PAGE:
DENVER -- United Airlines Flight 1240 to Washington last Wednesday had just pulled out of the clouds when the captain's voice came over the loudspeaker, saying:
"Good afternoon ... Unfortunately our country is at war. People are out to destroy us. Political correctness is out now. If you see anything suspicious, be ready to fight. Do not act like sheep and be led to your death. Be ready to fight ..."
I didn't get all the rest of it before he wished us a pleasant flight and reminded us to remain in our seats until he turned off the seatbelt sign.
It is a strange time. We had all gotten to the Denver airport hours early to be poked and prodded by people who, we are told constantly, are paid just $6 an hour (with no benefits and a 400 percent turnover rate) and don't know what they're doing. The president came on television the next night for a national pep talk on the war, and only one network, ABC, carried his words live. Other networks told newspaper television writers that ABC has a weak Thursday schedule anyway and by putting on the president without commercials, their lousy prime-time audience would not be counted aginst them in sweeps week.
"No rating is better than a bad rating," an anonymous television executive told The Washington Post, to make sure that no one thought ABC might be more patriotic than NBC or CBS. Even PBS did not carry the speech, delivered before an audience of policemen, firefighters and other rescue workers in Atlanta. But, in fact, President Bush did not have anything specific or mind-changing to say. The words sounded a bit empty, about the same as what you hear on prime-time television shows most nights: "Our cause is just. ... Let's roll."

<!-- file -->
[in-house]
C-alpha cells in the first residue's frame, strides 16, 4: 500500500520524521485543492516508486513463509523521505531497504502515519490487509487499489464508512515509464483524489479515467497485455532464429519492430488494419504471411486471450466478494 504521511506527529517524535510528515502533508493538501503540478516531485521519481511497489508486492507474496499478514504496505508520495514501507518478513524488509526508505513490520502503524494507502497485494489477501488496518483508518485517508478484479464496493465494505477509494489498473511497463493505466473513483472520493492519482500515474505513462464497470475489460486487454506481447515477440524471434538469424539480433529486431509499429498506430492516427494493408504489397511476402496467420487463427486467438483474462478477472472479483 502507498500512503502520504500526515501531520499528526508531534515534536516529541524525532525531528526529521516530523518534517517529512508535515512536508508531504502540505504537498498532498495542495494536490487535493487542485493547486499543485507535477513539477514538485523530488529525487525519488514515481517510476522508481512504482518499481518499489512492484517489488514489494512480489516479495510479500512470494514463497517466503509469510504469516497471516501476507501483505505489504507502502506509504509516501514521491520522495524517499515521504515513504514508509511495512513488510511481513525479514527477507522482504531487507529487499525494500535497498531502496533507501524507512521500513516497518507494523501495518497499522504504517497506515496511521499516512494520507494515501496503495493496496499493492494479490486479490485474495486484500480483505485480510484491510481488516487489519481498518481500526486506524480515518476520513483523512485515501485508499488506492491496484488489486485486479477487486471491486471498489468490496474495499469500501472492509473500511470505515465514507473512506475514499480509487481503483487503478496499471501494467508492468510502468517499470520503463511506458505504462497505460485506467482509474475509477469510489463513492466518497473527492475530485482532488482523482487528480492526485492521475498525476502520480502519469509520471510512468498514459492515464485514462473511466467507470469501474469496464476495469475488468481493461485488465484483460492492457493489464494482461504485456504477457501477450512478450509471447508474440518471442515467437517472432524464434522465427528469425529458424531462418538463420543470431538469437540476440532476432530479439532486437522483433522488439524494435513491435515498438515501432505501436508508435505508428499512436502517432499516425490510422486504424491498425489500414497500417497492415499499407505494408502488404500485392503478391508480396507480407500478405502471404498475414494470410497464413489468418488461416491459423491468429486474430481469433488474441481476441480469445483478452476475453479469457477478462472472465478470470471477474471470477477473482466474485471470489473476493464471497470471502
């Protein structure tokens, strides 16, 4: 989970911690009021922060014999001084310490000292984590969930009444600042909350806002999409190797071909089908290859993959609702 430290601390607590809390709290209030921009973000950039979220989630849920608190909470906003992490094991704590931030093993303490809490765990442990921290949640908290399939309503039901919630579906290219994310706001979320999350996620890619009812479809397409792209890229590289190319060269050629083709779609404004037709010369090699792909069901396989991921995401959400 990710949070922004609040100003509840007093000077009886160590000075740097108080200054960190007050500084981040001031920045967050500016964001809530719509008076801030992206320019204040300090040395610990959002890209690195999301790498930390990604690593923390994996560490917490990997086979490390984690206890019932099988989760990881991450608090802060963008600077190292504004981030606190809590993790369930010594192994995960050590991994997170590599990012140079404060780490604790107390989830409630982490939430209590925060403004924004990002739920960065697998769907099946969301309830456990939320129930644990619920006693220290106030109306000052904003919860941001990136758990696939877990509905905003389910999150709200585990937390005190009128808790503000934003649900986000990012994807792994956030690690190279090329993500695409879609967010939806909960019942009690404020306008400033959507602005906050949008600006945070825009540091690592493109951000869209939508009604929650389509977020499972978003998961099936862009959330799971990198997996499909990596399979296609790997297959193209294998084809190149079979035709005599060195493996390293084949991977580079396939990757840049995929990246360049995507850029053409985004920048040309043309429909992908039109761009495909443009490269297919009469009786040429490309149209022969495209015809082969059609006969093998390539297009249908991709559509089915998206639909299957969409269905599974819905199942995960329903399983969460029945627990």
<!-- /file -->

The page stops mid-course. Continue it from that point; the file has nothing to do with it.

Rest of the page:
Roll where? The president told us to be vigilant, though his language was less colorful than that of the captain of UAL 1240.
I don't think Americans need either scare talk or pep talks. As far as I can tell, traveling around the country, Americans know we are in a new and difficult situation that will take a long time, great effort and great sacrifice to set right. We're ready.
But we are not sure the government is. And I think many of us are not sure our leaders trust us. The government, it seems to me, has tended to minimize military difficulty in Afghanistan and exaggerate medical knowledge at home -- as if people are not grown-up enough to take the hard news with the easy, the bad with the good.
Despite contradictory messages from Washington (and some state capitals), the nation is solidly behind the president. In fact, I think the nation may be ahead of the president. Americans have been hurt badly -- and they do want to strike back -- but they do not have to be told to live normal lives, go to the store and spend money, and all the other baby talk going around.
Anthrax is scary stuff, but people can keep that danger in perspective. Perhaps we cannot prevail in Afghanistan once the winter comes; then we will wait until spring. Perhaps Saudi Arabia, Pakistan and Egypt are playing double and triple games behind our backs, but there will be plenty of time to take care of them, too.
Whatever television executives think, the president has the only voice that rises above their babble, and he should use it to speak simply and factually about these situations as they change. Americans can take care of the rest -- and of themselves, too. The British magazine The Economist, which can sometimes be condescending about New World cousins across the Atlantic, seemed to get it right last week in a long piece on American reaction to these troubles:
"Are Americans concerned? You bet. But are they in a state of tight-sphinctered panic? Not a bit ... The can-do pioneers who tamed a wild continent and then helped to win three world confrontations have not disappeared after all."
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